to scale up these initial steps into a comprehensive, nationwide system for ensuring all 30 million students who count on the free and reduced meal program get the meals they need in a way that doesn’t leave families out.

Getting Students Online

“Every elementary school student in Glastonbury was sent home with an iPad on the day Connecticut’s governor declared a ‘public health emergency’ to blunt the spread of the coronavirus,” reported The CT Mirror. “On it were all the learning platforms students would need to resume learning online. Students without internet access at home were provided a connection by the district.” By contrast, in Bridgeport, one of Connecticut’s poorest districts, “some children were sent home with worksheets” while many “went home empty-handed.” In this time of emergency, a district with a per capita income $71,709 could respond quickly to get their students online while a district with a per capita income of $19,854 was left behind.

While districts like Virginia’s Loudoun County led the way with an emergency order of 15,000 Chromebooks to get students online and the state of South Carolina announced an innovative plan to convert 3,000 school buses into mobile hot spots to bring Internet into rural areas, other places around the country made the baffling decision to try and stop the move to online instruction all together. “Kentucky’s largest district, Jefferson County Public Schools, is specifically not moving to online learning because of equity concerns,” reported USA Today.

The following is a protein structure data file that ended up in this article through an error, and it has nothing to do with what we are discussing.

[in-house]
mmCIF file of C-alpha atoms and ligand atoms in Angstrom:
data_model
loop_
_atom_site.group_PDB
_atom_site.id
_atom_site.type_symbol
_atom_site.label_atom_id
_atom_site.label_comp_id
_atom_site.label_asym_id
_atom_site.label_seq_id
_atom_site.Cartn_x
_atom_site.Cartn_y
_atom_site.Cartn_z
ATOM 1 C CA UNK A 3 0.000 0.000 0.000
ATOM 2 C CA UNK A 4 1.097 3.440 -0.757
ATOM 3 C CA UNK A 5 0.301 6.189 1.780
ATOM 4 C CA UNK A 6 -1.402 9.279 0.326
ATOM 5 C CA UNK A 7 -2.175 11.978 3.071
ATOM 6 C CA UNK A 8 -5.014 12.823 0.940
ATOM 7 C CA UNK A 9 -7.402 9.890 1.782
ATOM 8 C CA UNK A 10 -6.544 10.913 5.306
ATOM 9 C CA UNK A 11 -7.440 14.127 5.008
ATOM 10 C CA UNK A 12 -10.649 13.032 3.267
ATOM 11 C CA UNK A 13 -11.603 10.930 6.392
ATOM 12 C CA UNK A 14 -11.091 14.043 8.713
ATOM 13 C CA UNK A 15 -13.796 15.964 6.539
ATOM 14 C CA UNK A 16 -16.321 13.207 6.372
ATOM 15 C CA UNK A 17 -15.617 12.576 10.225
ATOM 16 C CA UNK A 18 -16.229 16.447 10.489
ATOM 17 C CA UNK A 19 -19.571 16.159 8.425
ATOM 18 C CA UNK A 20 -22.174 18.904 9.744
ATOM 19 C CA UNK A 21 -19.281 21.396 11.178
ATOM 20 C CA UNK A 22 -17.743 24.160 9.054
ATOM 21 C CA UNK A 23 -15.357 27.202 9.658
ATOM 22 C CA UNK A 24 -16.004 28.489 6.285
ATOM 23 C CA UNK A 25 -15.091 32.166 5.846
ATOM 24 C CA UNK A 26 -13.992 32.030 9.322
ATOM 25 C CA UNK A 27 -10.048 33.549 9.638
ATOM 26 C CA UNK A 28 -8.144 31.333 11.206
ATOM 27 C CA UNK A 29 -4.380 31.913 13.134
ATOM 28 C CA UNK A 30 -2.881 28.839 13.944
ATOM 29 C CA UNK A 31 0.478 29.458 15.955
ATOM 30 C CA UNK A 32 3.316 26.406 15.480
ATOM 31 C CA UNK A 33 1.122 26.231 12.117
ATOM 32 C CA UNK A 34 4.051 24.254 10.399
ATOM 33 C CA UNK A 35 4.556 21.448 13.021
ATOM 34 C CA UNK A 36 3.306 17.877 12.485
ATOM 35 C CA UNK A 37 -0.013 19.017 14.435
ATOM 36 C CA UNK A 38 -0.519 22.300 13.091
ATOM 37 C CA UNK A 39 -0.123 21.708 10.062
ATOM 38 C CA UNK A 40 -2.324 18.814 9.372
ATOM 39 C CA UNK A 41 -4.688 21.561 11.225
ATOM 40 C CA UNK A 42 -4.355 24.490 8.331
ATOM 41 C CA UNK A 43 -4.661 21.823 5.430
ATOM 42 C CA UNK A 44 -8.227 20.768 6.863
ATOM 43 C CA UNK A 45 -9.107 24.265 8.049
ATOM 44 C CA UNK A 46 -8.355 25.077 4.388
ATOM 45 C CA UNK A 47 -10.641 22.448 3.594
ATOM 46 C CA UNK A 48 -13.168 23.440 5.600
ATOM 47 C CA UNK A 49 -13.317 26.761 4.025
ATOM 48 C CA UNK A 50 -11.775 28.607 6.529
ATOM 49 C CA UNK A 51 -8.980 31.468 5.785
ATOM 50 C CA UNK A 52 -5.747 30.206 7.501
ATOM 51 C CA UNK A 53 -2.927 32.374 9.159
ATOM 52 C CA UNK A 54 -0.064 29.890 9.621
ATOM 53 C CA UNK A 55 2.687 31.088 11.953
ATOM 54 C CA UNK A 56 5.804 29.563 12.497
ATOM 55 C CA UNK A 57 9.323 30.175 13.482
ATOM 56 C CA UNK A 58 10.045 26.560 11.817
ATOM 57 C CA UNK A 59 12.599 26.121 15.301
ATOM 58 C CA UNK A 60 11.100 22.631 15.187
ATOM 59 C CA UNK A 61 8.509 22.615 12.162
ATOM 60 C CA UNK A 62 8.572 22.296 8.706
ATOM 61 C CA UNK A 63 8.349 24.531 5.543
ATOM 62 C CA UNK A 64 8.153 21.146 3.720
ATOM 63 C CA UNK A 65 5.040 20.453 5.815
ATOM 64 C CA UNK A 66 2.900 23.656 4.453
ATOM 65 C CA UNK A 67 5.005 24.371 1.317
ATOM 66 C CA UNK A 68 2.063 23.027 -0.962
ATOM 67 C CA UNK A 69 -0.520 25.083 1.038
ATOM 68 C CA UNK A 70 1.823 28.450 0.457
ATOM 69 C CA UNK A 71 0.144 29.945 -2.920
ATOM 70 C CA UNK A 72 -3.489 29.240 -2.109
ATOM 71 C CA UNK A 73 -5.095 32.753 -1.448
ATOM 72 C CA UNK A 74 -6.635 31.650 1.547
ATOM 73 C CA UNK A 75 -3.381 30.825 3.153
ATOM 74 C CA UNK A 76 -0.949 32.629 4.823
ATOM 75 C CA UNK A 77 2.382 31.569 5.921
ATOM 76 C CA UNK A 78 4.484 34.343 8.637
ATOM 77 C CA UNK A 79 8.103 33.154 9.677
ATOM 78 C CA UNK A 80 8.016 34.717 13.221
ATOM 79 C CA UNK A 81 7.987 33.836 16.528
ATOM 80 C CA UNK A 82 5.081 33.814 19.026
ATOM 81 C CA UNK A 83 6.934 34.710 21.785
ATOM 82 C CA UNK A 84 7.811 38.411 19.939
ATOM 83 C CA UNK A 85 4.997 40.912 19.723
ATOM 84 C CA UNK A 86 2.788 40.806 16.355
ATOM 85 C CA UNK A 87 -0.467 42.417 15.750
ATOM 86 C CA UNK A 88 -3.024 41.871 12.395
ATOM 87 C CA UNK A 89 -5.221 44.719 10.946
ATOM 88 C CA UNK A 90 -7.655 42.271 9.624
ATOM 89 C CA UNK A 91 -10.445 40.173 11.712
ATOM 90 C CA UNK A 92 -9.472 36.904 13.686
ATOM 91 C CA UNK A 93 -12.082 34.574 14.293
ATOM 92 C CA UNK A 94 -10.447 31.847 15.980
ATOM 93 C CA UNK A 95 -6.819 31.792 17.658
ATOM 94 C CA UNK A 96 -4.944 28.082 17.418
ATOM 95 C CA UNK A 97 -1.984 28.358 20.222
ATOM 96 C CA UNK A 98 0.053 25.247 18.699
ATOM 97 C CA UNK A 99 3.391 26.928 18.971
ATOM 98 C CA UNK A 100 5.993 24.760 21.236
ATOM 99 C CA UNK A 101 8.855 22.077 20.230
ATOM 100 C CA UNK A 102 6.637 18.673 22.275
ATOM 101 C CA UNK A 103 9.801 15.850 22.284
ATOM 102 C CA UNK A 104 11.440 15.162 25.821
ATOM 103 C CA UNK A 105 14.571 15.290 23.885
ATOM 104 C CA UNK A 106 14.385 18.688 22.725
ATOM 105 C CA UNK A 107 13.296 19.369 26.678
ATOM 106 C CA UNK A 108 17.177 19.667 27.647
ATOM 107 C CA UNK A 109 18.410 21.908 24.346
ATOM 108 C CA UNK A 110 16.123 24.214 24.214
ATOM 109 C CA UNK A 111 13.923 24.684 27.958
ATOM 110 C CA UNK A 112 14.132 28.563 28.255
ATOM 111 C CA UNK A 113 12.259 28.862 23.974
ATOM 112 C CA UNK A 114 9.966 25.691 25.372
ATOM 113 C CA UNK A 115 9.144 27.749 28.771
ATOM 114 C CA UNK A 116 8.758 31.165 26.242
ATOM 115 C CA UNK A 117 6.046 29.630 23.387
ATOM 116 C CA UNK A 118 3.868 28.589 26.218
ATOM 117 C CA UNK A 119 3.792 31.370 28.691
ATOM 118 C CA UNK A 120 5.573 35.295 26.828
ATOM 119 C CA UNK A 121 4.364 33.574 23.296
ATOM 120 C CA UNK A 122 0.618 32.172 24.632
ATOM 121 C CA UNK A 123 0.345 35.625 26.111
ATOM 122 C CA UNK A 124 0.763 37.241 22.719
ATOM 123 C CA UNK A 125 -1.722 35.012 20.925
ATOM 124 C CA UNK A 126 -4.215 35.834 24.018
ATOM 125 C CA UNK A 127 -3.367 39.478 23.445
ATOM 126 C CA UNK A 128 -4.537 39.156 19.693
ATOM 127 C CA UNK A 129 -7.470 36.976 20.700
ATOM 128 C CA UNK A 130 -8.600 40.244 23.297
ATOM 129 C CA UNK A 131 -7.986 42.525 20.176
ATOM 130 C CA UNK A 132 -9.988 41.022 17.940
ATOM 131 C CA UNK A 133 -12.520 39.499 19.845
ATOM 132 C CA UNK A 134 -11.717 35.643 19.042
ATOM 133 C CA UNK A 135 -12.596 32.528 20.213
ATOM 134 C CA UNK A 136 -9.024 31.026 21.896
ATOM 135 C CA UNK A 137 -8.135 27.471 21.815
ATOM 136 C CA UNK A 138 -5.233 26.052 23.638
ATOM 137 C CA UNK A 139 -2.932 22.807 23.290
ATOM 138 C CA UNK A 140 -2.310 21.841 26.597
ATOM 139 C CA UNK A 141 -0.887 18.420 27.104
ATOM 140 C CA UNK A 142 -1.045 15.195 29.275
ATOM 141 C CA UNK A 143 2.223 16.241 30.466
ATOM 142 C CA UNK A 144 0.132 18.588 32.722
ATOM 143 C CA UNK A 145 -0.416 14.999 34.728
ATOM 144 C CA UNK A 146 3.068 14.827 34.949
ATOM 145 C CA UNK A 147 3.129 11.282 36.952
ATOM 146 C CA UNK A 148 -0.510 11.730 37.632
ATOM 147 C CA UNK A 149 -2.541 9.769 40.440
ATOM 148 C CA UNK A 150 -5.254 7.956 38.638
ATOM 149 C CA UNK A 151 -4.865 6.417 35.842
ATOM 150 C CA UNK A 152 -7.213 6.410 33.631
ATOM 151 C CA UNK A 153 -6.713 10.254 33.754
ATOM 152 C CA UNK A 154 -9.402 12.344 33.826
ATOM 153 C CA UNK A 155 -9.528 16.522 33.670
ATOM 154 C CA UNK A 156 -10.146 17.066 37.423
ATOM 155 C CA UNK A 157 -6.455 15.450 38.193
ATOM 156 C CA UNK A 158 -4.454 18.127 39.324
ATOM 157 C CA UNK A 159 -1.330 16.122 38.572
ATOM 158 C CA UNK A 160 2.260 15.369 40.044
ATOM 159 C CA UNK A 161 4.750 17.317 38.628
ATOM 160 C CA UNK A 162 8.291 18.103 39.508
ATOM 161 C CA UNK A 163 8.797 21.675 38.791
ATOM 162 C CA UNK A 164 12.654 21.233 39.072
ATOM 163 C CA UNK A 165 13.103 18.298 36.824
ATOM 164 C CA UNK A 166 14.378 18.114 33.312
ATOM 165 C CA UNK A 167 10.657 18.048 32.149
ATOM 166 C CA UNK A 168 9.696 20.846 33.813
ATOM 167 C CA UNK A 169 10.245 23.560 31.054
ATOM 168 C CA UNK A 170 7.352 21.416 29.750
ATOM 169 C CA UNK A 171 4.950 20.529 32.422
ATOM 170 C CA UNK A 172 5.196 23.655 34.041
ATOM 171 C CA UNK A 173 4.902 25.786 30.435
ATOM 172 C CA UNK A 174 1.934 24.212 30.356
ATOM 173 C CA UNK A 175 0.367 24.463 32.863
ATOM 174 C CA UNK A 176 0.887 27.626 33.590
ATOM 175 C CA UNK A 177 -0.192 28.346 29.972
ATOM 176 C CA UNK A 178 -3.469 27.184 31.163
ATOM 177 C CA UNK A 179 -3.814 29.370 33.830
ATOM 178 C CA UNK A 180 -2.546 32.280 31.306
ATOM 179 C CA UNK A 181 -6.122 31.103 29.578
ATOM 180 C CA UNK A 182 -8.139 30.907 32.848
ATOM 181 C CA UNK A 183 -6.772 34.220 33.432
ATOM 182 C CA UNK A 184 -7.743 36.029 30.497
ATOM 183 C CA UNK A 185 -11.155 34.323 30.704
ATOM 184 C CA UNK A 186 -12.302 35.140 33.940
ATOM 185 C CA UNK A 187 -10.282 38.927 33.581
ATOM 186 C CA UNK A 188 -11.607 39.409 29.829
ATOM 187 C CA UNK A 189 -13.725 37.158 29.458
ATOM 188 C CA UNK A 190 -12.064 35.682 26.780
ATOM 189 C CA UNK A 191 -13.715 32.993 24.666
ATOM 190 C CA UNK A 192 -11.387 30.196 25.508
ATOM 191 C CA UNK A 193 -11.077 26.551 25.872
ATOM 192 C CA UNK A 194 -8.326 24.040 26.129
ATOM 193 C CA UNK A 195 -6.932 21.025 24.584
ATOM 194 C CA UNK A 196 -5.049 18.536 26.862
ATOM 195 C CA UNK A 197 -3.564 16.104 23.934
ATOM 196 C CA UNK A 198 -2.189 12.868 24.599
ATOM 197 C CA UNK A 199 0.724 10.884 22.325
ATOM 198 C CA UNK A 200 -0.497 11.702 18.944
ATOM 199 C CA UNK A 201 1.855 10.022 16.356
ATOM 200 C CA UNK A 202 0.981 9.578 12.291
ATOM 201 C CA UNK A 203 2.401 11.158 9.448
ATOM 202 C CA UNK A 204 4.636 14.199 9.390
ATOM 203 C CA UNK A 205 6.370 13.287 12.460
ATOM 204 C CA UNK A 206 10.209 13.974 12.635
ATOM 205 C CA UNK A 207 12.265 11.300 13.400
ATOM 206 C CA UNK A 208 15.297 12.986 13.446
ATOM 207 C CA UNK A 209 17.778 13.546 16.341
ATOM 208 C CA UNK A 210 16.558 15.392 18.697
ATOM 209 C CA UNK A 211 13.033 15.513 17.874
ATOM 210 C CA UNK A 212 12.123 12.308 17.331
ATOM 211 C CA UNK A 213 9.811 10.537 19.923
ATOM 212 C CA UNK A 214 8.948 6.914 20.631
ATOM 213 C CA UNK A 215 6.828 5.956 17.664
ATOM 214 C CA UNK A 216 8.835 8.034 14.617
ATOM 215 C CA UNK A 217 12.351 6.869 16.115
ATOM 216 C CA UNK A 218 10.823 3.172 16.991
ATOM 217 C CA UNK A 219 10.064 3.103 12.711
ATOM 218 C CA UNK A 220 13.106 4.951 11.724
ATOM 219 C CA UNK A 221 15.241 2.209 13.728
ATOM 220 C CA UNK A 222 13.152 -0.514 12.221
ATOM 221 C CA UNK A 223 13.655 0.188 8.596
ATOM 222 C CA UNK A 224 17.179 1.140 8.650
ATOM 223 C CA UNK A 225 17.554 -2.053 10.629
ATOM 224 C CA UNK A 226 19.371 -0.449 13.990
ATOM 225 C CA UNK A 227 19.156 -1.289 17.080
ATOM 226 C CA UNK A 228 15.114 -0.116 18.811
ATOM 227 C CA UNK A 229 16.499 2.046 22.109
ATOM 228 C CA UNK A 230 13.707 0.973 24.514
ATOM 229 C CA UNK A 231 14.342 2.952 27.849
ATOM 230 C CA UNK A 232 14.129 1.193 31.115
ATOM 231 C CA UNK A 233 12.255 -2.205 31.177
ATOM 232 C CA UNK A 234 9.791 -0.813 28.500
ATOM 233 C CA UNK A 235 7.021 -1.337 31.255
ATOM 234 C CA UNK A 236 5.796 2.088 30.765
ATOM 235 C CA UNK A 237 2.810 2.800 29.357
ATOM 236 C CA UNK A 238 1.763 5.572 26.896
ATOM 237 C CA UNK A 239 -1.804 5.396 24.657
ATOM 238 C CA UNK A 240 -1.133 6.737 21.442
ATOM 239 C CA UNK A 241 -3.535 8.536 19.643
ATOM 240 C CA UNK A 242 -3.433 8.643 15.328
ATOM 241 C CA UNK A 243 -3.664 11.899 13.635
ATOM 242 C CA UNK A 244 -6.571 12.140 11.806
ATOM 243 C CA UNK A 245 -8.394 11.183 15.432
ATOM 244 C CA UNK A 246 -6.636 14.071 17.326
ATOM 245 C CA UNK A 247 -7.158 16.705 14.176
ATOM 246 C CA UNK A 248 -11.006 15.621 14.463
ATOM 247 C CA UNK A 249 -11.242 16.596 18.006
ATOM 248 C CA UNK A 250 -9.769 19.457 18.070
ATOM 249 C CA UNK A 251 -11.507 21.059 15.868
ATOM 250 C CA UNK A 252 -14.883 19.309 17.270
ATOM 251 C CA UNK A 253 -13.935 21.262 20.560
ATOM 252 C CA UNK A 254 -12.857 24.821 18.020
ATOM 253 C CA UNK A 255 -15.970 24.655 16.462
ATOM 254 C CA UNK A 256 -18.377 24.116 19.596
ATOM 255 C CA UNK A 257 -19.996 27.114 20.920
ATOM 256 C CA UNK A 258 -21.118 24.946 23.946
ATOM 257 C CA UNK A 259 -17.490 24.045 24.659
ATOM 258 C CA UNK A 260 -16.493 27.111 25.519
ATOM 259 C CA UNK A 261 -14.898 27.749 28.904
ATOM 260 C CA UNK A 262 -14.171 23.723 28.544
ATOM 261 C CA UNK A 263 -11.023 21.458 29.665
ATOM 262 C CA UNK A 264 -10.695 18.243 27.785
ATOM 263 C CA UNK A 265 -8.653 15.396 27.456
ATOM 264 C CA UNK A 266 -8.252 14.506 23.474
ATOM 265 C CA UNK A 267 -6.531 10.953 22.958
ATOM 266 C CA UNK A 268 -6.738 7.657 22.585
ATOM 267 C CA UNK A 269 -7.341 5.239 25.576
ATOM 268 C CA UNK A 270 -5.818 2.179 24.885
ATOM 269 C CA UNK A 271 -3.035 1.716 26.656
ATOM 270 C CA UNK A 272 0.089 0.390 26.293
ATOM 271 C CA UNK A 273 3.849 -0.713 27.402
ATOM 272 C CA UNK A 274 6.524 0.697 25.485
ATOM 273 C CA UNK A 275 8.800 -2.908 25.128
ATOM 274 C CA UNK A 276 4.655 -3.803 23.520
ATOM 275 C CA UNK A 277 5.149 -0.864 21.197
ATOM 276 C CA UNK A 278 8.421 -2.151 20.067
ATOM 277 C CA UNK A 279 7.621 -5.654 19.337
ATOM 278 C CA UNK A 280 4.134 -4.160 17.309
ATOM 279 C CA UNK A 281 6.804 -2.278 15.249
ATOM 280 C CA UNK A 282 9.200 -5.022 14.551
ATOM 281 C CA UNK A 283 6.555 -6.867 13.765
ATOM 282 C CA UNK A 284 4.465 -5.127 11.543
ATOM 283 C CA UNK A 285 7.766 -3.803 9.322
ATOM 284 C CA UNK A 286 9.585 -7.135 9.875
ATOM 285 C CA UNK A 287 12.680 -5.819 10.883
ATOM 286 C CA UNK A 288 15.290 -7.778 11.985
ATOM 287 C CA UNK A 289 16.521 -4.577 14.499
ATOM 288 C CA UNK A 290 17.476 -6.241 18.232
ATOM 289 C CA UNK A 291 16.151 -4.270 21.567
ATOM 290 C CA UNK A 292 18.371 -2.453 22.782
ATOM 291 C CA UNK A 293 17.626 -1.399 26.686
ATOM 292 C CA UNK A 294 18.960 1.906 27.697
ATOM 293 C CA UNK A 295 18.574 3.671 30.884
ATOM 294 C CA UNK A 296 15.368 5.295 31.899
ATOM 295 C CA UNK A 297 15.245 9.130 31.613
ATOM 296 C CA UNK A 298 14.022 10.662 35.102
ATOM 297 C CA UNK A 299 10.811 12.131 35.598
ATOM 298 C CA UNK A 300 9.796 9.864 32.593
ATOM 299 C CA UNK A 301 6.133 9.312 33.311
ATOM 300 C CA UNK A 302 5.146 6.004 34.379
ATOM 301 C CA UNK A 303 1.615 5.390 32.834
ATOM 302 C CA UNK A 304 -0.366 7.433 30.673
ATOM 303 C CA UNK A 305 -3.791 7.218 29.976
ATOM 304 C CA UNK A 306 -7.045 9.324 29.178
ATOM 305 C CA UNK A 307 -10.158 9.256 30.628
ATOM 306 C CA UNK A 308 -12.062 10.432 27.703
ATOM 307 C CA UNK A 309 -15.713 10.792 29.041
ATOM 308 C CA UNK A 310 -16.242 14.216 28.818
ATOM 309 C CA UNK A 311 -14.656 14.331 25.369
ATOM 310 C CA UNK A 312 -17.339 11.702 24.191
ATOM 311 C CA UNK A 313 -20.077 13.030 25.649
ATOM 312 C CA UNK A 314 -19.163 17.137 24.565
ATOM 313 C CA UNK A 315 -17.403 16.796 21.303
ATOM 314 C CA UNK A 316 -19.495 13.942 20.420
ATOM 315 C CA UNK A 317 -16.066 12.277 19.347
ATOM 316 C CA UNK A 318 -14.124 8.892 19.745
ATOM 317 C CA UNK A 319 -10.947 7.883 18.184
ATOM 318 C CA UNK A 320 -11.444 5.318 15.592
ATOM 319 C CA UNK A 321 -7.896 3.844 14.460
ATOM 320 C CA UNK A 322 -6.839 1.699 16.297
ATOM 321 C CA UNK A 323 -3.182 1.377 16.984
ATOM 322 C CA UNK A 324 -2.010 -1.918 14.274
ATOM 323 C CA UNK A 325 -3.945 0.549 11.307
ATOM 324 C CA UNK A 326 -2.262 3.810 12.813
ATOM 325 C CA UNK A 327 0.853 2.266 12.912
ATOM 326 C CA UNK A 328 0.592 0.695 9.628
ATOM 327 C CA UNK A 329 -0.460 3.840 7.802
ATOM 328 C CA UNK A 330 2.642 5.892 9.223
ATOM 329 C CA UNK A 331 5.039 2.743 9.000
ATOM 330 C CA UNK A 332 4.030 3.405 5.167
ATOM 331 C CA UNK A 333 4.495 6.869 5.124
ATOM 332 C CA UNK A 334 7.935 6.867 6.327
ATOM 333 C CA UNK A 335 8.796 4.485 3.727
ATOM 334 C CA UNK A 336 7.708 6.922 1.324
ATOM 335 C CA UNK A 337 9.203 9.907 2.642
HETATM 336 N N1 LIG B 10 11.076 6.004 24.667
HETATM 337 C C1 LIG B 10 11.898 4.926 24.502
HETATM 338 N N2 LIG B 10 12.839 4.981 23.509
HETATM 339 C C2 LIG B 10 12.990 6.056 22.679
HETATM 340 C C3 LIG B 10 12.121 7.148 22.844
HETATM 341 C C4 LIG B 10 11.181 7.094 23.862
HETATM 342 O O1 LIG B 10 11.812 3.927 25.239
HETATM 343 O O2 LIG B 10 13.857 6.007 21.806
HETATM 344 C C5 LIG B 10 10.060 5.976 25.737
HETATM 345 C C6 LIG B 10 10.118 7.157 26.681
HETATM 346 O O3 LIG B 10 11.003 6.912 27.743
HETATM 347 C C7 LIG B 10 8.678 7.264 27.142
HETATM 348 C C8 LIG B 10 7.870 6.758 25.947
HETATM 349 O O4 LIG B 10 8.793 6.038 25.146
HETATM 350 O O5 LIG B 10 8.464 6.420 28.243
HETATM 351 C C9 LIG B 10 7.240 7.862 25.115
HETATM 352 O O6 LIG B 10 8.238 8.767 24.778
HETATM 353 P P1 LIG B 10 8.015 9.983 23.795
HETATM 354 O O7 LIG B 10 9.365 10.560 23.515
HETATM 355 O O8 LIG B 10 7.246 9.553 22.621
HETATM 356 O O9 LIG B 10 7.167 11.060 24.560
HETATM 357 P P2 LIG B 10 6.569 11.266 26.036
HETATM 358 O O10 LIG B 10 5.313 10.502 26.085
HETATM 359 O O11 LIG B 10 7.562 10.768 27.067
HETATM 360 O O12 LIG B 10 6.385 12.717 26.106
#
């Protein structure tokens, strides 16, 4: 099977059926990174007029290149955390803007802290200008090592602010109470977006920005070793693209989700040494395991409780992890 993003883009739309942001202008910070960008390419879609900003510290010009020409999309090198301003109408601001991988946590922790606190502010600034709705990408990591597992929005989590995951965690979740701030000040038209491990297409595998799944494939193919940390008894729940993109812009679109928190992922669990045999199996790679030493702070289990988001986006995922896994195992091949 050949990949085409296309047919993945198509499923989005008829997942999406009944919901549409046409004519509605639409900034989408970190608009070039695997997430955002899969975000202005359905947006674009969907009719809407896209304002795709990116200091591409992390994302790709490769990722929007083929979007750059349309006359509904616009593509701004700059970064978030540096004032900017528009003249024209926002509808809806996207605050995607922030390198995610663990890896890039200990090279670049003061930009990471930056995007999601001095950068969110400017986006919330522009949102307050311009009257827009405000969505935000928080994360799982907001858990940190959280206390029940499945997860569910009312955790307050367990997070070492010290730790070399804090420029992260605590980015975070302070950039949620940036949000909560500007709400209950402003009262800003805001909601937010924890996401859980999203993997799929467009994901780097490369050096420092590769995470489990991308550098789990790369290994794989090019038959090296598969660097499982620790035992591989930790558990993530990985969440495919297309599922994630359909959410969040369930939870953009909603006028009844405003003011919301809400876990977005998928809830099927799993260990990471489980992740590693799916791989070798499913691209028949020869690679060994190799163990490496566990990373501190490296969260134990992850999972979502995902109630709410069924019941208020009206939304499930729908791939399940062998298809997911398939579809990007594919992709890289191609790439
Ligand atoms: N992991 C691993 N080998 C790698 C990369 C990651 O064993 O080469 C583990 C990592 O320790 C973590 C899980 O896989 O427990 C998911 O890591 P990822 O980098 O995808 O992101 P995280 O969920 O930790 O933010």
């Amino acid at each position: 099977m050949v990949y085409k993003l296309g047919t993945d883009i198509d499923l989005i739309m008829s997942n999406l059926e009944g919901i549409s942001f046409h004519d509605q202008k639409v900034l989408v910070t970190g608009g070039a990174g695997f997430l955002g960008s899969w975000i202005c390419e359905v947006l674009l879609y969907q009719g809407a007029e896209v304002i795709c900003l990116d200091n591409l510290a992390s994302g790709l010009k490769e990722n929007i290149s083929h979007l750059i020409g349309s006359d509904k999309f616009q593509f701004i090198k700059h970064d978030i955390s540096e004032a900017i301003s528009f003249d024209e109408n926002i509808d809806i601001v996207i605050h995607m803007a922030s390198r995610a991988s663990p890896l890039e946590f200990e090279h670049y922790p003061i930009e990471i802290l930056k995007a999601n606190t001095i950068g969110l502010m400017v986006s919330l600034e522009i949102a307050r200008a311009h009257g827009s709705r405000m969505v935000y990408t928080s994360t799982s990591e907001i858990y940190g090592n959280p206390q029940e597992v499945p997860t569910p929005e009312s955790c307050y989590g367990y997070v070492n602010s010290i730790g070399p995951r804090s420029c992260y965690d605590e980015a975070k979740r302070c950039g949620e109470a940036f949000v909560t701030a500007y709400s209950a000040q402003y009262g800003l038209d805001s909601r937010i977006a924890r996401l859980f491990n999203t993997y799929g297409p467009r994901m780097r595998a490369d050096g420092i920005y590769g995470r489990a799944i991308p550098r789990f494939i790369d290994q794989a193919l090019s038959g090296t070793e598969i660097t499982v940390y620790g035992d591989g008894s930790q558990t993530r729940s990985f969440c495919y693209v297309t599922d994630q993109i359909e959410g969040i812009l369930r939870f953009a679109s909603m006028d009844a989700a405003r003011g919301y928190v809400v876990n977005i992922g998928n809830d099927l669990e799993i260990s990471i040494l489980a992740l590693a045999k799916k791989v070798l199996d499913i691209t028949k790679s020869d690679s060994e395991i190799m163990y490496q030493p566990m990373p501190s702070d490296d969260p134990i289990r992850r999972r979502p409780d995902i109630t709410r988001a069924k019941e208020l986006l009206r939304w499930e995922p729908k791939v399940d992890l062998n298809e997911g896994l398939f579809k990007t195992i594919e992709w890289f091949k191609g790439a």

Similarly, the Detroit Free Press reported that on Friday the Michigan Department of Education decided that students getting online instruction “during the coronavirus shutdown won’t be able to count it toward their required annual instructional hours.” On Saturday, the US Department of Education sought to put a stop to the growing trend of limiting online instruction in the name of equity with a supplemental fact sheet: “No one wants to have learning coming to a halt across America due to the COVID-19 outbreak, and the U.S. Department of Education (Department) does not want to stand in the way of good faith efforts to educate students on-line.”